Ruth Bader Ginsburg Talks About Retirement, Abortion With MSNBC's Irin Carmon

Supreme Court Justice Ruth Bader Ginsburg is interviewed at the University of Michigan in Ann Arbor, Mich., Friday, Feb. 6, 2
Supreme Court Justice Ruth Bader Ginsburg is interviewed at the University of Michigan in Ann Arbor, Mich., Friday, Feb. 6, 2015. Ginsburg spoke to more than 3,000 people as part of a national series of lectures in the field of human values. She explained her legal philosophy by saying the U.S. Constitution, like society, "can evolve" over time. (AP Photo/Carlos Osorio)

In a rare interview with MSNBC’s Irin Carmon, Supreme Court Justice Ruth Bader Ginsburg discussed her tenure on the court and women’s rights in America today.

Carmon -- a rising star at the network who is co-authoring a book about the liberal jurist with the founder of Tumblr blog Notorious R.B.G -- started off by asking the question on the minds of a lot of liberals as time ticks down on the Obama presidency: Are you planning to retire?

“I’m concerned about doing the job full steam,” Ginsburg said. “Once I sense that I am slipping, I will step down. This is a very intense job.”

Asked about her replacement, the Supreme Court justice demurred.

"My successor will be the choice of whatever president is sitting at that time," she said.

Carmon and Ginsburg talked at length about the progress that's been made on women's rights since the 1970s, when Ginsburg co-founded the Women's Rights Project at the American Civil Liberties Union.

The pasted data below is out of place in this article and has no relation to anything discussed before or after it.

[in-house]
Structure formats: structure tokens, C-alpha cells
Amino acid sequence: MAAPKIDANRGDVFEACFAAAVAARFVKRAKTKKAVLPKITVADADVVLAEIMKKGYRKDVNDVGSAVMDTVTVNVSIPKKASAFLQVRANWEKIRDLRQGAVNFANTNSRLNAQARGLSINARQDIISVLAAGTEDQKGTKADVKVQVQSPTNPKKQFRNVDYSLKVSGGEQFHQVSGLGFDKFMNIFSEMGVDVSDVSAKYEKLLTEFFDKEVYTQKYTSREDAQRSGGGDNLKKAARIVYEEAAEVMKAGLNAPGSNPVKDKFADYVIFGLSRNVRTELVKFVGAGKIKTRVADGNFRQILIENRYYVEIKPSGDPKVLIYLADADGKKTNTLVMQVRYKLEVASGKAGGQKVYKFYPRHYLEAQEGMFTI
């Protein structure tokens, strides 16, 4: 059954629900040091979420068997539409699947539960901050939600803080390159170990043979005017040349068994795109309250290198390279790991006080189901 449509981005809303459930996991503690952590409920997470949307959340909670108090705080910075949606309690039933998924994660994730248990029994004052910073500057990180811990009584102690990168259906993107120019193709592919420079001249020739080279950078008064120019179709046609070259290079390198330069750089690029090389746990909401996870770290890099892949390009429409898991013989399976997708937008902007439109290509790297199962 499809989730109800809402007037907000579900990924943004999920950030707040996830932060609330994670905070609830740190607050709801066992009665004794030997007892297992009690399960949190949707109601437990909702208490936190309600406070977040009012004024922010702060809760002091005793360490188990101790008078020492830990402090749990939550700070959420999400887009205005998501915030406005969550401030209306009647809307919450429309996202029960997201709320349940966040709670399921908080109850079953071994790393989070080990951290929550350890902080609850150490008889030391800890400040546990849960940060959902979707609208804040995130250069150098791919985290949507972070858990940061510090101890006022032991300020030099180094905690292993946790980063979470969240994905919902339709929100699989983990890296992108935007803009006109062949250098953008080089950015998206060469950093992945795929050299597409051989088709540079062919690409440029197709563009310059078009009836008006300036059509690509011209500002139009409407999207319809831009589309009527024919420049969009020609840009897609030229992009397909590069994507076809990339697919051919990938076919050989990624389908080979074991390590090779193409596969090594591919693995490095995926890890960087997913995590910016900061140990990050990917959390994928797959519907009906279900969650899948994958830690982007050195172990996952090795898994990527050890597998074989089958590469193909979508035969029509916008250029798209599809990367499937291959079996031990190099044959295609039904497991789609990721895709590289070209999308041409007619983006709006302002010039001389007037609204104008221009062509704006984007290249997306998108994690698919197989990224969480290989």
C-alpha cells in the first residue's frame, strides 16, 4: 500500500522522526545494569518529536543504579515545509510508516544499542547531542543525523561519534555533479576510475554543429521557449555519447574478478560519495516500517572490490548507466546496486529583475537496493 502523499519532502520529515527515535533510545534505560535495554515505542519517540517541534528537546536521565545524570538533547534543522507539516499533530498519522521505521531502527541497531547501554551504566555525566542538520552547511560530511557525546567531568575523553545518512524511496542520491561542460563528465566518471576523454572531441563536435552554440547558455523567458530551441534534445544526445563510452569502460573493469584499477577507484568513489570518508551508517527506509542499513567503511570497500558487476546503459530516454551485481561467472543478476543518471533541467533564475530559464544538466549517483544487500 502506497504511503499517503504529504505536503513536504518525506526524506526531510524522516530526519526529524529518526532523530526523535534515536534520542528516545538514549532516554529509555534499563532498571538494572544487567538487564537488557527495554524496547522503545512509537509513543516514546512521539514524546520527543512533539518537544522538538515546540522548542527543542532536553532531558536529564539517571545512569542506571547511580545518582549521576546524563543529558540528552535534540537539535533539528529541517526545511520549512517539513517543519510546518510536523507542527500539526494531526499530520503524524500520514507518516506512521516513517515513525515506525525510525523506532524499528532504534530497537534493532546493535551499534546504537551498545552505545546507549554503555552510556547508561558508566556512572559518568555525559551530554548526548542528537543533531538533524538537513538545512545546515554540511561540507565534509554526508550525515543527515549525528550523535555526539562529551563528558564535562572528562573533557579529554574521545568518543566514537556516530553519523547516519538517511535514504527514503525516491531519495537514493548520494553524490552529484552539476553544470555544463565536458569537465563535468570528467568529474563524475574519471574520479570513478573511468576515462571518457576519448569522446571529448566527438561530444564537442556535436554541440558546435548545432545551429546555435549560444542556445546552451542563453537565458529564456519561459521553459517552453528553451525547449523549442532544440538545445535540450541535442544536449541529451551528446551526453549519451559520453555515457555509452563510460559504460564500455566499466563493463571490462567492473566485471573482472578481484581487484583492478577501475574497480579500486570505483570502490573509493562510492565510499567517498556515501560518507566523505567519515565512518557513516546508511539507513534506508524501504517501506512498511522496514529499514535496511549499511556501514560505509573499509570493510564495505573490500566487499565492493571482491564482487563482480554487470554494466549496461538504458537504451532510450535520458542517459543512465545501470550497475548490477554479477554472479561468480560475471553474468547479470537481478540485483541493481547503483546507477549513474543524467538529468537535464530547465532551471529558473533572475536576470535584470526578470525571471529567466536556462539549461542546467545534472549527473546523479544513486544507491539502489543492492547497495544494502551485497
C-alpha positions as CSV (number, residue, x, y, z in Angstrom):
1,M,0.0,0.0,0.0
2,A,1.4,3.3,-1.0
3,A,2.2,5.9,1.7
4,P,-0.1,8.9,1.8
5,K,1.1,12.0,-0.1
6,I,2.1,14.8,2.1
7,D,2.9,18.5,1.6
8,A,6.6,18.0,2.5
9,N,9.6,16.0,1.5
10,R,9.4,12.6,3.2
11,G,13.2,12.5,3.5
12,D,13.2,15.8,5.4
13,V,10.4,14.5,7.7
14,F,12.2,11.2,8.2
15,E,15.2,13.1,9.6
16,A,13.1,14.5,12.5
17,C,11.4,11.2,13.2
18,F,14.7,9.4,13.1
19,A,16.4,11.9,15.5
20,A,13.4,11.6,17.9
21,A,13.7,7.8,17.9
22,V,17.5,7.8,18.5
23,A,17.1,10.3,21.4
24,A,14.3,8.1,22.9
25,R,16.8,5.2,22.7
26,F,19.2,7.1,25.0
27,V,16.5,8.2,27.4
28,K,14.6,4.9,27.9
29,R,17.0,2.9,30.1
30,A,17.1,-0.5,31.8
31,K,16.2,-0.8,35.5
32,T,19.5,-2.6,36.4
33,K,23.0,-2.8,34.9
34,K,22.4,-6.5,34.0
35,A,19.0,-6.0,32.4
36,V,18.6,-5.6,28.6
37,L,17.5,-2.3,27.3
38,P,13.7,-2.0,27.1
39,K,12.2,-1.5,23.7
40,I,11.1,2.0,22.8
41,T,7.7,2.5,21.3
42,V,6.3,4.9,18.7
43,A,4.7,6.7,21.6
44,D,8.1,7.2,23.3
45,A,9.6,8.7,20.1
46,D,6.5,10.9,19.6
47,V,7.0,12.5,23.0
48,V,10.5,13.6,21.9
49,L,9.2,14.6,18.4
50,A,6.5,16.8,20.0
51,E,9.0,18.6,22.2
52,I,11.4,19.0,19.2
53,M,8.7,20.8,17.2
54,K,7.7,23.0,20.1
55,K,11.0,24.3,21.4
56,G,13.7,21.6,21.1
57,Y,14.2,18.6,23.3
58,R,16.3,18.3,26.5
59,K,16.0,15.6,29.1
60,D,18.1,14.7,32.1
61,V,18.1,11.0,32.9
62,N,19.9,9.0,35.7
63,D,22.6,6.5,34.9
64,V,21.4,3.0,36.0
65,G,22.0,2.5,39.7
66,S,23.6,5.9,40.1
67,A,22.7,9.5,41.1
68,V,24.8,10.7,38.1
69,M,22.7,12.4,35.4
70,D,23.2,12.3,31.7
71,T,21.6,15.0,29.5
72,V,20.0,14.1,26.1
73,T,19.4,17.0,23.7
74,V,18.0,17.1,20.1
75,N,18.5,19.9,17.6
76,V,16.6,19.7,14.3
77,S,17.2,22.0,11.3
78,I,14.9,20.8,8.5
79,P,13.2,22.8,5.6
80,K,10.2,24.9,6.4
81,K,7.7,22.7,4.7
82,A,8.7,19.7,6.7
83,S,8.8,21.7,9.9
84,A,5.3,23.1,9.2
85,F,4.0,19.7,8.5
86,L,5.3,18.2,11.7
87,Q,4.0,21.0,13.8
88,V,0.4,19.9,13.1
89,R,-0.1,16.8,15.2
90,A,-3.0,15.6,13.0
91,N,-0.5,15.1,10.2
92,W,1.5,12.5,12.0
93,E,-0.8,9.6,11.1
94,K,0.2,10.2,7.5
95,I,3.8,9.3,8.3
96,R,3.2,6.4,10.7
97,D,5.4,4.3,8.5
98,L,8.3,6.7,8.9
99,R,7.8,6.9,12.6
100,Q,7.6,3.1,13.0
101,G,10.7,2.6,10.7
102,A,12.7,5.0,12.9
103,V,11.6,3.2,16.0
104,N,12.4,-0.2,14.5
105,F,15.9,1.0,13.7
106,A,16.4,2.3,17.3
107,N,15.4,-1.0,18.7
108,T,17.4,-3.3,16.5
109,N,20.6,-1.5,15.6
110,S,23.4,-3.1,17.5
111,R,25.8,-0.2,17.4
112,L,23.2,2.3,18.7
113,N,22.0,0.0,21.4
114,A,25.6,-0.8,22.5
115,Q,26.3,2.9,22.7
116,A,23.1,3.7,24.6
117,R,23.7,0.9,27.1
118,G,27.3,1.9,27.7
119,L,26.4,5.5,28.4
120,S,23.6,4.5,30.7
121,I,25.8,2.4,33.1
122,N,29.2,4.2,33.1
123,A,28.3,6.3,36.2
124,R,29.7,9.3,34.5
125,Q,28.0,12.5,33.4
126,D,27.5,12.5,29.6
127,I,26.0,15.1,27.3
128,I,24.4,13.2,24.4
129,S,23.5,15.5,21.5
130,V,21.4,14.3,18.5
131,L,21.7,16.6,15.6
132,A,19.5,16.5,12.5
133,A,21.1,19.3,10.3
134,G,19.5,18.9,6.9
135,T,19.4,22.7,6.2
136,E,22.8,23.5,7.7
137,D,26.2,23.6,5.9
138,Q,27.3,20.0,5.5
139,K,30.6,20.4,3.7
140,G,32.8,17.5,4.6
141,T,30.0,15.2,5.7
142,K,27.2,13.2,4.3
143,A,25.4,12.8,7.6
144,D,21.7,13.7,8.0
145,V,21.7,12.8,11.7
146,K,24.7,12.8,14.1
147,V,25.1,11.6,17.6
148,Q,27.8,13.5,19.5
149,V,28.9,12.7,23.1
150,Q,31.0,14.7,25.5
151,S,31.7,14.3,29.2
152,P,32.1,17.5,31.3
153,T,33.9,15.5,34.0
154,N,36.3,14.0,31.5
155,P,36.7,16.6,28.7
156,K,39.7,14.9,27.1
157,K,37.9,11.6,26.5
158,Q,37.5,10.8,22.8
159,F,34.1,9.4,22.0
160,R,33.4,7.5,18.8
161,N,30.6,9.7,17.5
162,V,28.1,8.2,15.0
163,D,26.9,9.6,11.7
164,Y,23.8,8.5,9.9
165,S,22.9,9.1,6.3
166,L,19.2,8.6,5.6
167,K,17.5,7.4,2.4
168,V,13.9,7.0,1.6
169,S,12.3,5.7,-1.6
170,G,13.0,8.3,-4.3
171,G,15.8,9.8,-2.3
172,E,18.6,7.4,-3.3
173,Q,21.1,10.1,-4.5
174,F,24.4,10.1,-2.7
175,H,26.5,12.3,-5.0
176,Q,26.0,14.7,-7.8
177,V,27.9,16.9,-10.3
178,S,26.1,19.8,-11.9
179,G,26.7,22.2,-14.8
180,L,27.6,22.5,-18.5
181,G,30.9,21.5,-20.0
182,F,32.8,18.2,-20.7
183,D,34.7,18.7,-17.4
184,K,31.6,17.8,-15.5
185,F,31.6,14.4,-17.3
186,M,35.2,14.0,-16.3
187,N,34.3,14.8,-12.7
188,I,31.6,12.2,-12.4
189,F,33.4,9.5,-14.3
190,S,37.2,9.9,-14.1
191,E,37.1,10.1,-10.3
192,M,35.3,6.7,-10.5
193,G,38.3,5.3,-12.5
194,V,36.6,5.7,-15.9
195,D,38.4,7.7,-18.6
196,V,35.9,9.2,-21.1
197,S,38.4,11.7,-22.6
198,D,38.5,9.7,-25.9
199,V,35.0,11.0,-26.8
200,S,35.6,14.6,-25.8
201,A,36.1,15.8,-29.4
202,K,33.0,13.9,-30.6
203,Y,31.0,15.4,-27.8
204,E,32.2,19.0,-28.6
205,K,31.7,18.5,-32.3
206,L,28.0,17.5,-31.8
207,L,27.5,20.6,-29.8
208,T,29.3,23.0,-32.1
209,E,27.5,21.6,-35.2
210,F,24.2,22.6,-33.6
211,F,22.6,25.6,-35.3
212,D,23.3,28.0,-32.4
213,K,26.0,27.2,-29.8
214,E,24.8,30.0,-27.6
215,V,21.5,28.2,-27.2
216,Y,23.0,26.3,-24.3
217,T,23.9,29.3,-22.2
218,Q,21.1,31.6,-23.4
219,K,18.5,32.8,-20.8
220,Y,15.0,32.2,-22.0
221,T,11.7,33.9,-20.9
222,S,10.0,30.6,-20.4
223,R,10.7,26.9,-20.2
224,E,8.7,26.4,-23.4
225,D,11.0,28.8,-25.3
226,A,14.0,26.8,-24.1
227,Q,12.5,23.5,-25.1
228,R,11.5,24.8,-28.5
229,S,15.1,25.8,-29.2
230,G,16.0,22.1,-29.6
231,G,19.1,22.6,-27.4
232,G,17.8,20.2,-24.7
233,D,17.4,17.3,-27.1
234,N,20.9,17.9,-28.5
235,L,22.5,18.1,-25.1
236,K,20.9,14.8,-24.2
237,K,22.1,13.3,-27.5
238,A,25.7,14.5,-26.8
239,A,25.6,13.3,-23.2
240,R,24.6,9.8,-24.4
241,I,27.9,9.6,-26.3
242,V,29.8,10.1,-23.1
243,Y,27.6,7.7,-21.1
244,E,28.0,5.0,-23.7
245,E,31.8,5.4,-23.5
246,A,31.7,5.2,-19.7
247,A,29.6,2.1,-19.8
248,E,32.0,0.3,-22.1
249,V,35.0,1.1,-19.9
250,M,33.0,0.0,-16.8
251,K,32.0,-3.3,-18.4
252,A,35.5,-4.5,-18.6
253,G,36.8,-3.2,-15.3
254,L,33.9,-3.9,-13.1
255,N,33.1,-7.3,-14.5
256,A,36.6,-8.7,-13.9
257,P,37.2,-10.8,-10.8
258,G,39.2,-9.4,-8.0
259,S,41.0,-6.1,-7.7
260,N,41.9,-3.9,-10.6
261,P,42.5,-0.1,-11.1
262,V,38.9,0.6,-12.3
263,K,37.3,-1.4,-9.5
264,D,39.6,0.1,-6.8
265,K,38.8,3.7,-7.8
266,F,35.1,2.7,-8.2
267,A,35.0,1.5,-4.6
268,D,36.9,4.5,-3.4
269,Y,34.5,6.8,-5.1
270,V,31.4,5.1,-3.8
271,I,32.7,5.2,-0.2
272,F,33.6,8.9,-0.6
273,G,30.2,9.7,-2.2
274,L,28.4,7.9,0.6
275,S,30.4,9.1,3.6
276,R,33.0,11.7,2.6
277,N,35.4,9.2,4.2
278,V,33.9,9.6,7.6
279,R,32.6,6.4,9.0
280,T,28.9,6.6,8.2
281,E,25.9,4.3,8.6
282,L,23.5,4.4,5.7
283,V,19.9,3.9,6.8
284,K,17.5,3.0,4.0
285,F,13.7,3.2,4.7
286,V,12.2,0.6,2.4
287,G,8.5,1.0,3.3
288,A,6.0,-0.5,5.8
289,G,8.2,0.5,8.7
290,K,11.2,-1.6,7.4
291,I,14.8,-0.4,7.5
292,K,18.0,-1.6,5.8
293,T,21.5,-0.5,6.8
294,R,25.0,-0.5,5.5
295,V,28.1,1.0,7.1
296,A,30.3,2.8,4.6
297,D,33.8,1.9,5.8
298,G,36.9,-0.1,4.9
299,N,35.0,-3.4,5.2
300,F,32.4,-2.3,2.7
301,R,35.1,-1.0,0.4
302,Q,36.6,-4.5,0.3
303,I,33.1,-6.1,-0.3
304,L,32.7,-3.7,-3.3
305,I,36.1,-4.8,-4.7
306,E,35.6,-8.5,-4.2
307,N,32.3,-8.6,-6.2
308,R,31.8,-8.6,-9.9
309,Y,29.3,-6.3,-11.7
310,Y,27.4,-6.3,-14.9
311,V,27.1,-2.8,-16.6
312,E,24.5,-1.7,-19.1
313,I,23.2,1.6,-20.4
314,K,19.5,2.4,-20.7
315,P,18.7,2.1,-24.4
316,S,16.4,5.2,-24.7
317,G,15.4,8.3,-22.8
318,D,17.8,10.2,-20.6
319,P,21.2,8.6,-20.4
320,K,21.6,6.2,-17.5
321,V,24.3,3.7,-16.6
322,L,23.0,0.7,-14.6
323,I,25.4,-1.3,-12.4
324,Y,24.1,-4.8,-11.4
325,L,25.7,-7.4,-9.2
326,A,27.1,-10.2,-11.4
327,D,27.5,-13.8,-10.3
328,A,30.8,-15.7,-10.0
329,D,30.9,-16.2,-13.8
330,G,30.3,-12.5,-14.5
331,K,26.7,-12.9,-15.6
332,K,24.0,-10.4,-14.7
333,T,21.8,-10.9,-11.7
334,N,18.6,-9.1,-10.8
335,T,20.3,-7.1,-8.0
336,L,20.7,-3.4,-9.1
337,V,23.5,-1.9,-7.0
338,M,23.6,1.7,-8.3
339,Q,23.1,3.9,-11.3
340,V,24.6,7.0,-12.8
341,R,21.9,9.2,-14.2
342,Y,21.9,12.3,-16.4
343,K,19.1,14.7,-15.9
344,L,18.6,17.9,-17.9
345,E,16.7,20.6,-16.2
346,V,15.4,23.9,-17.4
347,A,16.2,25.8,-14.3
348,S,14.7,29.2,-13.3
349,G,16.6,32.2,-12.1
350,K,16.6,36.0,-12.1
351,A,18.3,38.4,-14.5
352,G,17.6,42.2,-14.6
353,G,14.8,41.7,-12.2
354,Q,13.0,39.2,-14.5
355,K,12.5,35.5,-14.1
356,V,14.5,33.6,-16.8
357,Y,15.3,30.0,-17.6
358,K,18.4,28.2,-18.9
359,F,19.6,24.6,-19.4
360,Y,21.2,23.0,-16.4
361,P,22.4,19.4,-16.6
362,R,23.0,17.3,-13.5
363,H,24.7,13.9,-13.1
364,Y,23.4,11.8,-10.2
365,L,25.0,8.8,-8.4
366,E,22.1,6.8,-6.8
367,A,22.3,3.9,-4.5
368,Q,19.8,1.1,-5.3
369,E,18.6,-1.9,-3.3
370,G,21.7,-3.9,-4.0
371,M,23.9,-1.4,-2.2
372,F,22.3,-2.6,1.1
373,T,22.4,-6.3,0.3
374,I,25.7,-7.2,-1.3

“Our goal in the ‘70s was to end the ‘closed-door’ era,” Ginsburg said. “There were so many things that were off limits to women -- policing, firefighting, mining, piloting planes. All those barriers are gone... What’s left and what's harder to deal with is what I call unconscious bias.”

Ginsburg said that she does not foresee Roe v. Wade, the landmark 1973 Supreme Court decision that legalized abortion nationwide, being overturned; the court "is highly precedent-bound," she said. But new restrictions on abortion -- waiting times, building codes, and limits on insurance coverage for reproductive rights -- could curb access for poor women.

"We will never see a day when women of means will not be able to get a safe abortion in this country," Ginsburg said. "The situation with abortion right now -- all the restrictions -- they operate against the woman who doesn’t have freedom to move, to go where she is able to get safely what she wants."

When the time comes, Ginsburg said she'd like to be remembered as "someone who used whatever talent she had to do her work to the very best of her ability... To help repair tears in her society, to make things a little better through the use of whatever ability she has.”

Carmon reflected on the interview in an email to The Huffington Post.

"Justice Ginsburg is someone who has really lived the change she helped make in the world, so it was such a treat to talk to her about her own life as well as the law and social justice," Carmon said. "Plus, they don't let cameras into the Supreme Court very often, so that was pretty cool too."